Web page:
Column by Linda R. Jones
I was doing fine this year leading up to Father’s Day. It was going to be all about my husband. My daughter started coordinating with her brothers on what gift to get for their Dad. I even planned a great gift and had it ready well ahead of time. Honestly, I wasn’t thinking about my father. This is the second Father’s Day without him. Then a Facebook memory popped up and I was flooded with memories that made me cry for a few days.
It was Father’s Day 2014. I had been trying to reach my father since the night before. He finally called me back later in the day on Father’s Day. He had been out with his last girlfriend (a heinous wanna-be gold-digger) just having a good time. I was so happy to hear his voice. That’s what I posted. Happy Father’s Day to me.
I remember that day well. I had been working at my aunt’s restaurant. I told my aunt I couldn’t reach my father. She said, in her German accent, “Ach Linda. You know your father. He’s out somewhere getting lit.” I went on to say I was worried about him and that I didn’t understand why he wouldn’t move in with me. My friend walked in. I went rambling on about how much I missed my father and then I started to cry.
I looked at my friend. I was so ashamed. She was smiling yet holding back tears. Immediately I said, “I’m so sorry. My father is alive. You will never be able to call your father again.” Her father died at the young age of 61 on August 22, 2013. His name was Lajos. He too was loved by his little girl. She missed him terribly. I think we all hugged one another. I’m not a hugger but it was necessary then.
Now I share the loss of a father with my friend. We understand. She was one of the first ones to reach out to me when my father died. She’s helped me through my grief.
Since that Facebook memory popped up, I’ve been haunted with odd coincidences. The song “Nessun Dorma” has been playing. A little girl sang it so beautifully on the show America’s Got Talent. I have that song on my playlist because my father could sing it in Italian. It always brought tears to my eyes before my father died and most certainly now.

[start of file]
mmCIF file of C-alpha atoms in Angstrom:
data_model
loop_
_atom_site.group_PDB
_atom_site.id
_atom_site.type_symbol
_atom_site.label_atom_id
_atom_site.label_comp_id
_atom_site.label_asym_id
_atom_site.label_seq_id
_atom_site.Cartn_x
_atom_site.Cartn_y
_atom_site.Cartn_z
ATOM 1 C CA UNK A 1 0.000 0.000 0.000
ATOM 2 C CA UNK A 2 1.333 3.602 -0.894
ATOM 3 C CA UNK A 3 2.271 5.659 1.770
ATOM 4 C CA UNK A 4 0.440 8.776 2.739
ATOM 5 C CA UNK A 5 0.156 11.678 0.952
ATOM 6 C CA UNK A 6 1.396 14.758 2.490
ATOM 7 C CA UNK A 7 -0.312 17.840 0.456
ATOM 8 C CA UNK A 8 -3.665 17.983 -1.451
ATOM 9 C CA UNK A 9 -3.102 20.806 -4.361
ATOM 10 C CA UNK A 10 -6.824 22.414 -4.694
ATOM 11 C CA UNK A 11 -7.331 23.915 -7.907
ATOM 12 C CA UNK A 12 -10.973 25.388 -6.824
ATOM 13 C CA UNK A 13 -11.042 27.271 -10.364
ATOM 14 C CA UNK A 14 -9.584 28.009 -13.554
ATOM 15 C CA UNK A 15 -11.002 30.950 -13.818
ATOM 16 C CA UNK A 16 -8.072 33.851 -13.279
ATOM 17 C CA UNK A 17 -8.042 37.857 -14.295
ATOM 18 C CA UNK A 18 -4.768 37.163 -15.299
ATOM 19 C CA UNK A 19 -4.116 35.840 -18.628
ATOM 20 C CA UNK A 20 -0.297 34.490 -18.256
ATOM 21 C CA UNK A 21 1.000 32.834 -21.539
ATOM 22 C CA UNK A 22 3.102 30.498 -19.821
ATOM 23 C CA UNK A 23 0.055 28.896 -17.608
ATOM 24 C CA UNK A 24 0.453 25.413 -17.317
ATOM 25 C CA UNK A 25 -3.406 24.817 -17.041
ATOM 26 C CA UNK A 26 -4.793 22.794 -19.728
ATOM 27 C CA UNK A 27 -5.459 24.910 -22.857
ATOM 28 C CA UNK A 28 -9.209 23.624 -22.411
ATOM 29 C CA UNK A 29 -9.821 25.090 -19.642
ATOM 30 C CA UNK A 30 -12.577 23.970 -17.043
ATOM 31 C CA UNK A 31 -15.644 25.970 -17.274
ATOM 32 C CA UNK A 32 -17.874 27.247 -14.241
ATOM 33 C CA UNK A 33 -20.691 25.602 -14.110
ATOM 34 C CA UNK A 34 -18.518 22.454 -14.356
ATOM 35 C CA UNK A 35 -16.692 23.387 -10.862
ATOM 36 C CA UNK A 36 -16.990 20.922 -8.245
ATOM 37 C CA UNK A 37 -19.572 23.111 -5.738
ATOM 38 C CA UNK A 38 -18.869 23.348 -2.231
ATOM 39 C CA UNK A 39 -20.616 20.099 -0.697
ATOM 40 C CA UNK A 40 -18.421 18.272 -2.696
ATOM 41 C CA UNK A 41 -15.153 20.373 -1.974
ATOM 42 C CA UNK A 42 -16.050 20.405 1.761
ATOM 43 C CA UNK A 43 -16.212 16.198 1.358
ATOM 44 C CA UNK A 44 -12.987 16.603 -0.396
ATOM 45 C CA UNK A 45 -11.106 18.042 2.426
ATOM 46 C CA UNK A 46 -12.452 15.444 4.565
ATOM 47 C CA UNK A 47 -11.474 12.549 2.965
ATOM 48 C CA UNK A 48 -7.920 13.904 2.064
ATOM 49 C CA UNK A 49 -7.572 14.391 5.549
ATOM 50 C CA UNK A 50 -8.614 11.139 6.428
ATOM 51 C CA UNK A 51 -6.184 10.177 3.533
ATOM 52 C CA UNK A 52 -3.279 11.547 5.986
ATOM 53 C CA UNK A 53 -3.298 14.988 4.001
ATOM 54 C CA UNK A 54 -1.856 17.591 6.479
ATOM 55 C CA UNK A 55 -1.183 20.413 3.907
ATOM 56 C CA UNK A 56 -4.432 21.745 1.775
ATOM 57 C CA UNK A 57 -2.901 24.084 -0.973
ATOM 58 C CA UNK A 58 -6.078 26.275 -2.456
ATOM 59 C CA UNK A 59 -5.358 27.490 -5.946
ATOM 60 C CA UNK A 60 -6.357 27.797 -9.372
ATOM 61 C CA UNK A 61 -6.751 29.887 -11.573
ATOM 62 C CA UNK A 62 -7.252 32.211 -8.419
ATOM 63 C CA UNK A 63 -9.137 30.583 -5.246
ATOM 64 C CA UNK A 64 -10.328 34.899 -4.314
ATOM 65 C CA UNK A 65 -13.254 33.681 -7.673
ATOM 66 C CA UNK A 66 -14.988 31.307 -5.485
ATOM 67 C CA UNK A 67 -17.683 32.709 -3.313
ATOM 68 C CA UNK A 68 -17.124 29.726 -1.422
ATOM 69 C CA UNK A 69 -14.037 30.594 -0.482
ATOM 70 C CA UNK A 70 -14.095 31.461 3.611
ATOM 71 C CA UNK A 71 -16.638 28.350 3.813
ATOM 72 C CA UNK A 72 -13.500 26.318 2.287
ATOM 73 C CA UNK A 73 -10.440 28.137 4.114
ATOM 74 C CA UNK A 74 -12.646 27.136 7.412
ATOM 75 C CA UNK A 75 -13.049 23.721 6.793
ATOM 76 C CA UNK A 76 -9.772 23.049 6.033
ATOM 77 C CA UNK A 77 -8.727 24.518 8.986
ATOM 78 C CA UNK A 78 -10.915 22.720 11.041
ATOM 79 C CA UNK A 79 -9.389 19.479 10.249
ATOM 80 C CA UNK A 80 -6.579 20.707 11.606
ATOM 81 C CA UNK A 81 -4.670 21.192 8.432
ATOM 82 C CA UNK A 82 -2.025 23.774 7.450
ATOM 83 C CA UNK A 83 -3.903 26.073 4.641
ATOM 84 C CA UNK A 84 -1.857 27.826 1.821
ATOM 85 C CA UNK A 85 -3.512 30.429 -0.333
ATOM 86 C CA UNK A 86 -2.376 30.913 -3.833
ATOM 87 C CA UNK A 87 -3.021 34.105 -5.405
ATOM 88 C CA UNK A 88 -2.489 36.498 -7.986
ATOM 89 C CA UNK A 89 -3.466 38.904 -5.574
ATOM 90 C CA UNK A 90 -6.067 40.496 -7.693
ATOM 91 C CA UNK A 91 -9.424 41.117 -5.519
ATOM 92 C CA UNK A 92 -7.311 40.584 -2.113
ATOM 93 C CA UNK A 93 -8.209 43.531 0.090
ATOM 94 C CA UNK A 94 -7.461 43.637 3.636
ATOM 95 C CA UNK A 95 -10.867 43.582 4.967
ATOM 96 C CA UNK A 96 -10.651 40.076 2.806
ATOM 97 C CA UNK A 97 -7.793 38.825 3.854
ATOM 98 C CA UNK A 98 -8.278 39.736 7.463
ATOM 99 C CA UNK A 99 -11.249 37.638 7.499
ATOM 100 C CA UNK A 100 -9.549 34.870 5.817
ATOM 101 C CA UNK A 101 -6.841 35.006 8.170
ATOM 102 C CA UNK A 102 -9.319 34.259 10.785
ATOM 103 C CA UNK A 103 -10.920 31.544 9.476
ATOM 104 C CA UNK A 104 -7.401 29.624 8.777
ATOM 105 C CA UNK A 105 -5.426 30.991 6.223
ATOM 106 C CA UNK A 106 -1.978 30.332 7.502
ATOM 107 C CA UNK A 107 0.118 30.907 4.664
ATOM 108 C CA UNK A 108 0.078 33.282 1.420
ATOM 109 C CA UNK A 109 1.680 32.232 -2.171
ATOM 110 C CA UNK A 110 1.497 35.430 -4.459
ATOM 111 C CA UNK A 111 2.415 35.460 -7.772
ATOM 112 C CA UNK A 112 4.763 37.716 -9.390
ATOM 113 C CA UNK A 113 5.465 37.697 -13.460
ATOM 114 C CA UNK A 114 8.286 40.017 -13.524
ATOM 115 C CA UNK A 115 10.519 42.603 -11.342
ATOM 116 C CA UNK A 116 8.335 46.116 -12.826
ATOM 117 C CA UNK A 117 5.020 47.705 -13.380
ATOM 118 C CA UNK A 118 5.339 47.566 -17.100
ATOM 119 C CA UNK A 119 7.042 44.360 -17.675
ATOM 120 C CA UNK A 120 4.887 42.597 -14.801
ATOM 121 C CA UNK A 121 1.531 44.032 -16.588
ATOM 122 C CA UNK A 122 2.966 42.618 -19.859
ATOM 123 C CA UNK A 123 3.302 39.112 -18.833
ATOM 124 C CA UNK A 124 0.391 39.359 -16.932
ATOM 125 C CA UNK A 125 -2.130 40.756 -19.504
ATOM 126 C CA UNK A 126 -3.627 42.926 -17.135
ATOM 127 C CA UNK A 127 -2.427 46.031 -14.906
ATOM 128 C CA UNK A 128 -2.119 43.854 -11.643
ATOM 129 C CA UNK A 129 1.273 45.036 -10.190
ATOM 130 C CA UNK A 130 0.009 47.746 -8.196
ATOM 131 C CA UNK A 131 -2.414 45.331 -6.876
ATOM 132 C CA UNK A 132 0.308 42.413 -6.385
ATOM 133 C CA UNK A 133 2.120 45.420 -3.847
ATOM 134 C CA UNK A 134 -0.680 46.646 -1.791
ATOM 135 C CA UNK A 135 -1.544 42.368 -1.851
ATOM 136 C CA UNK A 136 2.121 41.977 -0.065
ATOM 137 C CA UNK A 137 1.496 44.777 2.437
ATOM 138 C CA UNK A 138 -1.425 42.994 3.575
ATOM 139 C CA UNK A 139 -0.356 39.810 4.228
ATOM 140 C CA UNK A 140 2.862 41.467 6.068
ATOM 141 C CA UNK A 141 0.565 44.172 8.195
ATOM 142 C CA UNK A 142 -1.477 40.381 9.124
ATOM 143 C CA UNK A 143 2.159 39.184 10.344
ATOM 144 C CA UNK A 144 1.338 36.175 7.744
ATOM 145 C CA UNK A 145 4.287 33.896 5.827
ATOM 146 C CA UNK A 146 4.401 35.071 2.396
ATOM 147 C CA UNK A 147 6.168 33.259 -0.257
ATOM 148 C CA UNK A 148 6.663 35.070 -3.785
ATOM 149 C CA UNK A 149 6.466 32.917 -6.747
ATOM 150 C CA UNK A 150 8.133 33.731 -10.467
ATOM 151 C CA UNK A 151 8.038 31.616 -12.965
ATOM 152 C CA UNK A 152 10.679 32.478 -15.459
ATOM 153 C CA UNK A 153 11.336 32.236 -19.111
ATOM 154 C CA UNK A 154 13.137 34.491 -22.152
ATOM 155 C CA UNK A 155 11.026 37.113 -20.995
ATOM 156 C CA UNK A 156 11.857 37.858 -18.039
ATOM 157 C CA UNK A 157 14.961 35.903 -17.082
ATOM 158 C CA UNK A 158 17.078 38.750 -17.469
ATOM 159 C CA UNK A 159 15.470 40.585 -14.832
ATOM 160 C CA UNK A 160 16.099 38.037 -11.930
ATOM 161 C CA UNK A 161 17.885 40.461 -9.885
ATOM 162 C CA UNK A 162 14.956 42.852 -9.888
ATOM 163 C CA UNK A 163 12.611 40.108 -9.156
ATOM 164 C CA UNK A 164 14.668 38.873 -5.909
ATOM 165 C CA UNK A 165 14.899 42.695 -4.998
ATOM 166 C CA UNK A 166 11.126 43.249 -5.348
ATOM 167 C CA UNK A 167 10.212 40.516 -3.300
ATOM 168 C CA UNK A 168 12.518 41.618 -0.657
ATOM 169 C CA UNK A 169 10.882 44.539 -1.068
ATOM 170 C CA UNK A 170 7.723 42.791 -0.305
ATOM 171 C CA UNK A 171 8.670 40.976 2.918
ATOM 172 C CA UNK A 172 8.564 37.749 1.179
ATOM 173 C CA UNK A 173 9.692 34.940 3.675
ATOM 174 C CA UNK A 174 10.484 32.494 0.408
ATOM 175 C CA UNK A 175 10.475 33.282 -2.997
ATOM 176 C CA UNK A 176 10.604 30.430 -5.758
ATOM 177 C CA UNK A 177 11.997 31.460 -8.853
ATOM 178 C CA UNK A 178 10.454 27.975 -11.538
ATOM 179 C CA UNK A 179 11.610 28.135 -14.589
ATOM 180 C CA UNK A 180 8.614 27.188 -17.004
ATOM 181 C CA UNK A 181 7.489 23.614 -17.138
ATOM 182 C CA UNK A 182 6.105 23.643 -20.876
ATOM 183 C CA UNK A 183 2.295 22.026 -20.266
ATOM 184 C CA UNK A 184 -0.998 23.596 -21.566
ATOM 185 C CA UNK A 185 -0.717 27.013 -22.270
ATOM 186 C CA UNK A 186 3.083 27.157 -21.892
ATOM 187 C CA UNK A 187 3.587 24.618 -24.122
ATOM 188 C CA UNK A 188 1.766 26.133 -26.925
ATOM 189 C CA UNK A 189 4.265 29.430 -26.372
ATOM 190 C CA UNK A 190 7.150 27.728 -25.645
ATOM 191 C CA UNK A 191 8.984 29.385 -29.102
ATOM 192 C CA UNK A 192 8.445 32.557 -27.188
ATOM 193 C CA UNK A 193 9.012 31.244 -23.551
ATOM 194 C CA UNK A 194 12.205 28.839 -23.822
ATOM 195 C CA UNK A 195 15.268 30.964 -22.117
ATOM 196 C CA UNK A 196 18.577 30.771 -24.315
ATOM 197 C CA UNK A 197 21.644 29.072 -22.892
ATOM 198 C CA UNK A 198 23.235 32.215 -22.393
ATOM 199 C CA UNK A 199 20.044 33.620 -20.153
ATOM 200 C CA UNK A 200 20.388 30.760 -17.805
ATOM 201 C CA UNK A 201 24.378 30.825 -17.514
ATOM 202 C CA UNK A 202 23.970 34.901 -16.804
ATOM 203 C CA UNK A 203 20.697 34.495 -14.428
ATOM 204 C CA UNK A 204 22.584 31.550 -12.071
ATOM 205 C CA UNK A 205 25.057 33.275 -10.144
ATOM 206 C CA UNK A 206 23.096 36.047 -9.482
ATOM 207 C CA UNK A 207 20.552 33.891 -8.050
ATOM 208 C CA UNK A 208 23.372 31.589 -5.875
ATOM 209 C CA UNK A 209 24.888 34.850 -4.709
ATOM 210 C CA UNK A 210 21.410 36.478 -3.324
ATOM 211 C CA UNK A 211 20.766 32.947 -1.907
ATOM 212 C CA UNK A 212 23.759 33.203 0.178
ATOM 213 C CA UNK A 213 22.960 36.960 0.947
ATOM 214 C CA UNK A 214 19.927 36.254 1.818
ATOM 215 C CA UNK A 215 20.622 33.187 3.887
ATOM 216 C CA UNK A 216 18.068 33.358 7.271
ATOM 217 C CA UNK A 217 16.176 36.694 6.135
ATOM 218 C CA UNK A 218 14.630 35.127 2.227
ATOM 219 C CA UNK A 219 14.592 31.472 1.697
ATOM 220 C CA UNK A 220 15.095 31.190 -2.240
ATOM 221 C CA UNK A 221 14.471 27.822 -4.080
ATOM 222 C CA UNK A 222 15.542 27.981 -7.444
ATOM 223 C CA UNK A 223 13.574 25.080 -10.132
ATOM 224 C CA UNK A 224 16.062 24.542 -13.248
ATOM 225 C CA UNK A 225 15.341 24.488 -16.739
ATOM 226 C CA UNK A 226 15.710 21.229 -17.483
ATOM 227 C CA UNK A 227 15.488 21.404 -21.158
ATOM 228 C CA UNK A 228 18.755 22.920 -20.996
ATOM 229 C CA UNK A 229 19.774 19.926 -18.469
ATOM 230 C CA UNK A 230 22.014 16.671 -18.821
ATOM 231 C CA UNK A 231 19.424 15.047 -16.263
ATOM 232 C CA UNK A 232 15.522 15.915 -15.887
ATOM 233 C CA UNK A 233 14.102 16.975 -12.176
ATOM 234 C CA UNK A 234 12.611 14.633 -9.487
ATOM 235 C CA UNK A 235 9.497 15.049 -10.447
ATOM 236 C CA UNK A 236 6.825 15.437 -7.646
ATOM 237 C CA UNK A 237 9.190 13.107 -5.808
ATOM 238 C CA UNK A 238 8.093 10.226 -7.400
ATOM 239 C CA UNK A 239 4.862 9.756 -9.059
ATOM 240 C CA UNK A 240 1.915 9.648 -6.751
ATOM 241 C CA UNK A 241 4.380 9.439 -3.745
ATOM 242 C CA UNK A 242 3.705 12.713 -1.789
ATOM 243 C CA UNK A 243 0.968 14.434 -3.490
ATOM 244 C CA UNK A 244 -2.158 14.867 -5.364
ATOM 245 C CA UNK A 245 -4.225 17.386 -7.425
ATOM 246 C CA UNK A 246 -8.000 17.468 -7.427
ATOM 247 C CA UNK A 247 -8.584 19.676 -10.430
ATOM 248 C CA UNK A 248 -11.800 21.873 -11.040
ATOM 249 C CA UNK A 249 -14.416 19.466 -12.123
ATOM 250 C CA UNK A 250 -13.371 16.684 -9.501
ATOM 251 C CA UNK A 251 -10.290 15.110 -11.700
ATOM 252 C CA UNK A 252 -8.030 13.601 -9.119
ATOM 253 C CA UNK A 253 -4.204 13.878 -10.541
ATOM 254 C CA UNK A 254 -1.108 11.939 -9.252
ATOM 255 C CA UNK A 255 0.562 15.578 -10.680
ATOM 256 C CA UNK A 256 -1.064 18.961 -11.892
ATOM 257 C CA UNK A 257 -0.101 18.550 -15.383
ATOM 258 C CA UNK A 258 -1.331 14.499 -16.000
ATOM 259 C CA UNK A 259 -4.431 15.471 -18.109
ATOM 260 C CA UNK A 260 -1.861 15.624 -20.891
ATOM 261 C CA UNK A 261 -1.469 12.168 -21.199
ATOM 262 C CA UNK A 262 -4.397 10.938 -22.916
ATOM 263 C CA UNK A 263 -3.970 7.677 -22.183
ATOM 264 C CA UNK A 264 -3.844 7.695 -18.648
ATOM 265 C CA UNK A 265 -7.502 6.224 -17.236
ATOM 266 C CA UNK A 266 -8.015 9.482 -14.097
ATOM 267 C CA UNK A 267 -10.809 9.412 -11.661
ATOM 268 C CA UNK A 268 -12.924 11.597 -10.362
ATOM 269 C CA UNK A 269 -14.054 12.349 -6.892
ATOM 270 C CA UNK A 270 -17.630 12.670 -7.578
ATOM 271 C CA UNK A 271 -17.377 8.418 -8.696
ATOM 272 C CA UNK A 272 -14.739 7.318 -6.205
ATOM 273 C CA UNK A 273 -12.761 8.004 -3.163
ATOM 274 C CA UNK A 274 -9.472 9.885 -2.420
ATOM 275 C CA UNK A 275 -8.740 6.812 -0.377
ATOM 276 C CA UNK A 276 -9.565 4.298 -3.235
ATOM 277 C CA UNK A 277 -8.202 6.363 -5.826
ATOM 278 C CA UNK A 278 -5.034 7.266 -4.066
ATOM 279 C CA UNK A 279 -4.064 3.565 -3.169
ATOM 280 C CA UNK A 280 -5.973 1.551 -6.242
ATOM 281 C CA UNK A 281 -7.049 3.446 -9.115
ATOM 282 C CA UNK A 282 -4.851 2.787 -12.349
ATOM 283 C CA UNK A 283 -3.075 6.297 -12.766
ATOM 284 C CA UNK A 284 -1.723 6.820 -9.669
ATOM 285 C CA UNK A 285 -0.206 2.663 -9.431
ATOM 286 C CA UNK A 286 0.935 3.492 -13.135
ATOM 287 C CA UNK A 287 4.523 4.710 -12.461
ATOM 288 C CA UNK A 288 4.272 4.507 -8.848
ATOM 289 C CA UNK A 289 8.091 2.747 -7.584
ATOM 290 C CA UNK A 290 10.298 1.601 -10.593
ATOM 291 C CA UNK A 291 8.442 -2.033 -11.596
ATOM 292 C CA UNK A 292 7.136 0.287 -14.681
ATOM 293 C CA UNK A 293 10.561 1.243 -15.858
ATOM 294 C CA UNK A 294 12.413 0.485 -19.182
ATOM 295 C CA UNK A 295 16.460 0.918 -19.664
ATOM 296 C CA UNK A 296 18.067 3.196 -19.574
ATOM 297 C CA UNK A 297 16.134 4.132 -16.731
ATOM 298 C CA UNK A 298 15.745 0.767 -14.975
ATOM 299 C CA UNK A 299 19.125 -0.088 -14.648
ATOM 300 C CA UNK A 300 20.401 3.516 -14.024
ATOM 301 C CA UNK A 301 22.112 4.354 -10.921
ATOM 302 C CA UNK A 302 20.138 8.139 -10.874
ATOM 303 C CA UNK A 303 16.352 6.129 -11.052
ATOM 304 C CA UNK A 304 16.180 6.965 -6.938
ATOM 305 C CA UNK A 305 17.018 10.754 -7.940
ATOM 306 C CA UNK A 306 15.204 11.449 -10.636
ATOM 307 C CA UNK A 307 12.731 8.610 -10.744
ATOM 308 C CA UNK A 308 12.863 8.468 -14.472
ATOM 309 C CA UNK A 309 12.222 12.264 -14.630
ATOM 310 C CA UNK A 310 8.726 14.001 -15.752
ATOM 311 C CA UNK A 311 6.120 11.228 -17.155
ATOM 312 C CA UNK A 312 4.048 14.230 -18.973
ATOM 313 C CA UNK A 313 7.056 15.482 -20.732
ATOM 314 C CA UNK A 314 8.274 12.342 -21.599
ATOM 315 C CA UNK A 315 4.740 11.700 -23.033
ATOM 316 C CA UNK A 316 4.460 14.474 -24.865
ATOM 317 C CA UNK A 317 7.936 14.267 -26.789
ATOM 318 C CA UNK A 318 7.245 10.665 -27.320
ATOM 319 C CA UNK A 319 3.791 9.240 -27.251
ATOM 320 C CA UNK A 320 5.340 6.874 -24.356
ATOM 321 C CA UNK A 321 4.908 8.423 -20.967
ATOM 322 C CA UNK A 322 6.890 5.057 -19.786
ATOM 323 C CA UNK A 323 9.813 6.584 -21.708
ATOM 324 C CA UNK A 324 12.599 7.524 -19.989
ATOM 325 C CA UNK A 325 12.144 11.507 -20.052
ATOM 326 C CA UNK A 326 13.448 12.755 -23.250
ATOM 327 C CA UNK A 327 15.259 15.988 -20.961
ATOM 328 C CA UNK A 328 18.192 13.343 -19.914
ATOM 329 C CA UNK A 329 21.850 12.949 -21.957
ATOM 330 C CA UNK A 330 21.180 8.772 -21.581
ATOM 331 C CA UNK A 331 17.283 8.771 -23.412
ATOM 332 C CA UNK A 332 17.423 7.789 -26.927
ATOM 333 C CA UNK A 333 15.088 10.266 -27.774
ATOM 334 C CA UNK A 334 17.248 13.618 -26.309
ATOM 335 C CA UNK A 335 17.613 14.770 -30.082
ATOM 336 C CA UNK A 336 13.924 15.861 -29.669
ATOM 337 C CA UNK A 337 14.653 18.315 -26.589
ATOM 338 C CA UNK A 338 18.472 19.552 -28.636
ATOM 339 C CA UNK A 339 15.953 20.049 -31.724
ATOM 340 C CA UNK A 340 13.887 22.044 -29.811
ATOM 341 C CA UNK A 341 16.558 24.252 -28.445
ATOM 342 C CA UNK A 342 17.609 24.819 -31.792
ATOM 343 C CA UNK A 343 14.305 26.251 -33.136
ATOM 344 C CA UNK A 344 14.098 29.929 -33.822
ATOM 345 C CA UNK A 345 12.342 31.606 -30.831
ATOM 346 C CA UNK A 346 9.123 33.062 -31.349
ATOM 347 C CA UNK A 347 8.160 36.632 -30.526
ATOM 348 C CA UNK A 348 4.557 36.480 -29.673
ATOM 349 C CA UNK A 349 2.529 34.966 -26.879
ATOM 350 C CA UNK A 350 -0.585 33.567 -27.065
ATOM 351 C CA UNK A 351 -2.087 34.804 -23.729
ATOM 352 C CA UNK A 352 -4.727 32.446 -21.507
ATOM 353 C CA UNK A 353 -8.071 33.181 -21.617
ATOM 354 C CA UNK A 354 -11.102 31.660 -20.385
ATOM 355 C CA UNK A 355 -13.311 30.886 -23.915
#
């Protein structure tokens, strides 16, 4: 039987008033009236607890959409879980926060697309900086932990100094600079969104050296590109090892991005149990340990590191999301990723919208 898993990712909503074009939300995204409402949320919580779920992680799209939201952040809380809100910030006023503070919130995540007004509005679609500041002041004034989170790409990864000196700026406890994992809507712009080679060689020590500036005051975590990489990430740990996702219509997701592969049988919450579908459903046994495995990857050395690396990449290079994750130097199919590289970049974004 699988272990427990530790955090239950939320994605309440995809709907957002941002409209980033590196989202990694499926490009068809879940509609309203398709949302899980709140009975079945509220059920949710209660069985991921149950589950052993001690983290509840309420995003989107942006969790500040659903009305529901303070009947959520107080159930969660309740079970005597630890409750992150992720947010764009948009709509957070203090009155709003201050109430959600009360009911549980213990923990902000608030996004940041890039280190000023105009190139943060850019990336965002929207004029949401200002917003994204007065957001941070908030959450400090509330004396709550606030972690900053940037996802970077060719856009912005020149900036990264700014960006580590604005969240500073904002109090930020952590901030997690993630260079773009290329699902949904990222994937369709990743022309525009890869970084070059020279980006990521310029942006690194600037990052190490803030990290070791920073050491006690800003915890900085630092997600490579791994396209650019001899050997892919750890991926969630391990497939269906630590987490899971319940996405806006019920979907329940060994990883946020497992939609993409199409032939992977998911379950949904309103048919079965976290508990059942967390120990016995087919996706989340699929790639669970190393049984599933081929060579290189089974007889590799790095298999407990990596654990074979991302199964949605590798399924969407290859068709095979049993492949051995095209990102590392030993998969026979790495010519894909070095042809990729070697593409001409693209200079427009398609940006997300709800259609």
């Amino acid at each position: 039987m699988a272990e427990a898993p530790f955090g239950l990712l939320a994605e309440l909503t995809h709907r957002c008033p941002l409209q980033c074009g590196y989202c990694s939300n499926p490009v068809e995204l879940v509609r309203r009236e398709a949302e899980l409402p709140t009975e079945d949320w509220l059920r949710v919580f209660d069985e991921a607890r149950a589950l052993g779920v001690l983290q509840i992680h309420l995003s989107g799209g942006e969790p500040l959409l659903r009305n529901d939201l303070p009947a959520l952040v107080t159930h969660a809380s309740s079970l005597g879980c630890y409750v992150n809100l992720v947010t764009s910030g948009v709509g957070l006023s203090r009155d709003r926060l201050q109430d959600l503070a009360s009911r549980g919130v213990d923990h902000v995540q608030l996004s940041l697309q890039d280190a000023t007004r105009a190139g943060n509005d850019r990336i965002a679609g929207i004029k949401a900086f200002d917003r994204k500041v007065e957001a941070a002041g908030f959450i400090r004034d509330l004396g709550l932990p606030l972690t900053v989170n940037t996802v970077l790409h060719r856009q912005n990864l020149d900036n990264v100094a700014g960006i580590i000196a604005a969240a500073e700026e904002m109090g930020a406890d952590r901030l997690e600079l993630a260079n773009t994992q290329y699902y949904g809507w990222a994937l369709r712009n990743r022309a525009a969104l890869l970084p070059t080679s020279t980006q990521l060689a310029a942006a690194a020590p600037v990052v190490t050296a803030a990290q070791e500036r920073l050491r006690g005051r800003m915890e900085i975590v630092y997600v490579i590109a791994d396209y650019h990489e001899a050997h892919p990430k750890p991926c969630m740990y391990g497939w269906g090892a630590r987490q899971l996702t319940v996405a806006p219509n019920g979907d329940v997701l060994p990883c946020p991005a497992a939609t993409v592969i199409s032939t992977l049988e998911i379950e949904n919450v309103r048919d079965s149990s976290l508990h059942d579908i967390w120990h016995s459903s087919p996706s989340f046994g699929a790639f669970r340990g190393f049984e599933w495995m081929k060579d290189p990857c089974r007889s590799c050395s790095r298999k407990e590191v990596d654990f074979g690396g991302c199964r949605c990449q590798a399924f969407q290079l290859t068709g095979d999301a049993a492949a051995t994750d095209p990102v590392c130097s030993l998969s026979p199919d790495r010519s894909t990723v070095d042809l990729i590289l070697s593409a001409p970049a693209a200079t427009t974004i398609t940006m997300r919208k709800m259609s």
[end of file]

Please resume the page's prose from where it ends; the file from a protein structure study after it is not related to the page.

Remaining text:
We’ve had thunderstorms recently that always left a unique smell for me when they passed. Every time it smelled like the Rhine River. It was comforting. We used to stay at my uncle’s cabin on the Rhine River in Germany so many times. I couldn’t figure out why the aftermath of storms suddenly reminded me of happy times with my father and family.
Music gets stuck in my head. I’ve had “You’re gonna miss me when I’m gone” playing on repeat in my head. I catch myself singing the chorus. When I think I’m starting to lose my mind, I run into people who also have lost their parents. It’s the same for everyone. Memories come flooding back and you always think about them. Some days are rough but on other days you can smile even laugh.
Today I won’t be sad. I will focus on making this a special day for my husband. He is an excellent father and deserves to be pampered. I’ll think of my father, of course. This year I can picture him healthy, happy, and carefree. He’s probably hanging out with Lajos. They both enjoyed a good glass of red wine.
My healing journey continues. Join me. Tell me about your father. Happy Father’s Day to them all.
(Henry Alfred Rudolph. Born April 2, 1930. Died March 2, 2015.)